Practice Tips from the Director

Written by Janice Morris

In more than 40 years of teaching music and training teachers, here are my favorite tips, suggestions and reminders about practicing:

  • WEEKLY "CONCERTS" HELP DEVELOP A FAMILY CULTURE OF HONOR: Set up a weekly 5-minute concert where the whole family becomes the audience who cheers for the child who performs their work for the week. (Ice cream following this is a plus!)  Janice fondly remembers the trips to her favorite sweet shoppe (for a caramel sundae) that followed every concert or performance.
  • DETERMINE A MINIMUM LENGTH OF STUDY IN ADVANCE: As long as the learning environment is fun, safe and effective, setting a reasonable minimum length of commitment eliminates the temptation to negotiate the inevitable hard work of learning--especially during the plateaus.

    • For example, if you decide in advance that your kids will study music for "X" amount of years (or months for a very young child) then you are likely to give them enough time to gain the momentum that comes from progress --even if they switch styles, teachers or instruments within that time frame as needed.
    • REGULAR PRACTICE TIMES: The same is true of scheduling practice.  Keep it regular. Haphazard practice is an  invitation for disaster and discouragement.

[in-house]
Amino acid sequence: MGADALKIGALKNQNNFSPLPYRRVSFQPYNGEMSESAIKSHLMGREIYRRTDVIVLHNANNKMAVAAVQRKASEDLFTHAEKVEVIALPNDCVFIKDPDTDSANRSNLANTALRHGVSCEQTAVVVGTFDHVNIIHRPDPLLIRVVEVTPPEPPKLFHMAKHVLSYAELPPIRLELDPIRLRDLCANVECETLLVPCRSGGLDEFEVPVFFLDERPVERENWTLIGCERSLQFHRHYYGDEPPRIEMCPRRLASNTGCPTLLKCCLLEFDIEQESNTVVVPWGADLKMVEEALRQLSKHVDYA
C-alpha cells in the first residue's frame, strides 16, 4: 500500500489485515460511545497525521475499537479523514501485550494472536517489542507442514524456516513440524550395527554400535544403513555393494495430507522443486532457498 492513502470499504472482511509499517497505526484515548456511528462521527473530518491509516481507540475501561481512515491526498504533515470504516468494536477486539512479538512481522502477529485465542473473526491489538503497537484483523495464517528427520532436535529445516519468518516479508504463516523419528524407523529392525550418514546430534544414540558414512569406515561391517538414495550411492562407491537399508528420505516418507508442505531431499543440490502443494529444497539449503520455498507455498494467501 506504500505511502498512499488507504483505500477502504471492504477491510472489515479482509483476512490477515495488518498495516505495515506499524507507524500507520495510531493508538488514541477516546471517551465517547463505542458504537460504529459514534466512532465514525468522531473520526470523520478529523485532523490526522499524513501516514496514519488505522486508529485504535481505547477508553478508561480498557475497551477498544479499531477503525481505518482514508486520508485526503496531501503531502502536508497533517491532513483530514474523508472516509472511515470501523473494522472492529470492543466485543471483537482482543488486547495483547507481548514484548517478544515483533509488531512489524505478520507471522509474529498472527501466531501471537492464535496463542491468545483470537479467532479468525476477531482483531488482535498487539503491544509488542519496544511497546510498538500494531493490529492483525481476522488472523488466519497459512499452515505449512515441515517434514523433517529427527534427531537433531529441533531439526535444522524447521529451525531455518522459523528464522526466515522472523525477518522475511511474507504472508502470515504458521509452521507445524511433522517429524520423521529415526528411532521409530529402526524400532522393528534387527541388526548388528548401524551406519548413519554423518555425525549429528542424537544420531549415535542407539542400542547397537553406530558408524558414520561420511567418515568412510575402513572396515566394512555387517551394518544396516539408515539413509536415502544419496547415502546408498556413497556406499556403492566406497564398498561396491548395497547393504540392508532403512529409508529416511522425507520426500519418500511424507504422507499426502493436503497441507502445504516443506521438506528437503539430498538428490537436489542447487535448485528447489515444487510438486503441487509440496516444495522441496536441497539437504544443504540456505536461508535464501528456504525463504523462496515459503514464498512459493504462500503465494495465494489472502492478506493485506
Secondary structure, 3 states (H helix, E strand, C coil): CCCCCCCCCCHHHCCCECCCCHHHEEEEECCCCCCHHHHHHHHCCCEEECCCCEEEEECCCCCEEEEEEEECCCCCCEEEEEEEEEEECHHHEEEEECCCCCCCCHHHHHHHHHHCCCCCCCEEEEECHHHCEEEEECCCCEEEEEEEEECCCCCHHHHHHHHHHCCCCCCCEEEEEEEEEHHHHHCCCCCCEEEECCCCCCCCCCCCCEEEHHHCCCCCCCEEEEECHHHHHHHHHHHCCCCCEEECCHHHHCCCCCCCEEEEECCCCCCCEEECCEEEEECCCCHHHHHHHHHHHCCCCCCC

• EXPECT KIDS TO HIT PLATEAUS: Don't be surprised when kids get stuck--this is typical-- we all do!  Just be sure to communicate with the teachers about your at-home practice experience. Sometimes a teacher might suggest suspending use of a certain book or assignment for a while. At other times,  they may sense that the child is close enough to success that they encourage the need to press through. None of us want our kids to be robbed of the sense of pride, accomplishment and motivation they experience after pressing through to a success that is close at hand.

  • AFFIRM SMALL UNITS OF PROGRESS: It is very likely that your child learned to speak your mother tongue because you got excited about them saying " baba, mamama,  dada or dadu." Kids respond to encouragement, why stop? The best learning comes in small increments and the best motivation comes from parents and family members who affirm and encourage.
  • EXPOSE TO INSPIRE--NEVER COMPARE TO PRESSURE:  Think about what really works for you. Very few kids are motivated by pressure to do something they are afraid they cannot do, but tall kids an be inspired. Comparing is like bullying, but inspiring your kids can work miracles. Instead, find online videos performances (of kids or adults)--or better yet, take your kids to hear their teachers or others perform live.

  • HAVE YOU EVER MET AN ADULT WHO SAID THEY WERE GLAD THEIR PARENTS LET THEM QUIT? Probably not, but you have likely met plenty who wish their parents had not been intimidated by their complaining, but had sought a better approach or different teacher where necessary.  Are you one of them?
  • DON'T BE AFRAID TO CHANGE MATERIALS OR EVEN TEACHERS: As students move through the part toward excellence,  they will need to have different kinds of teachers during each season of learning along the way. If your child doesn't relate to the teacher or the materials , then let us help you make a change. 

If your child likes the teacher and the learning, then help them feel successful by teaching perseverance. Give them a lifetime of musical enjoyment. Persevere!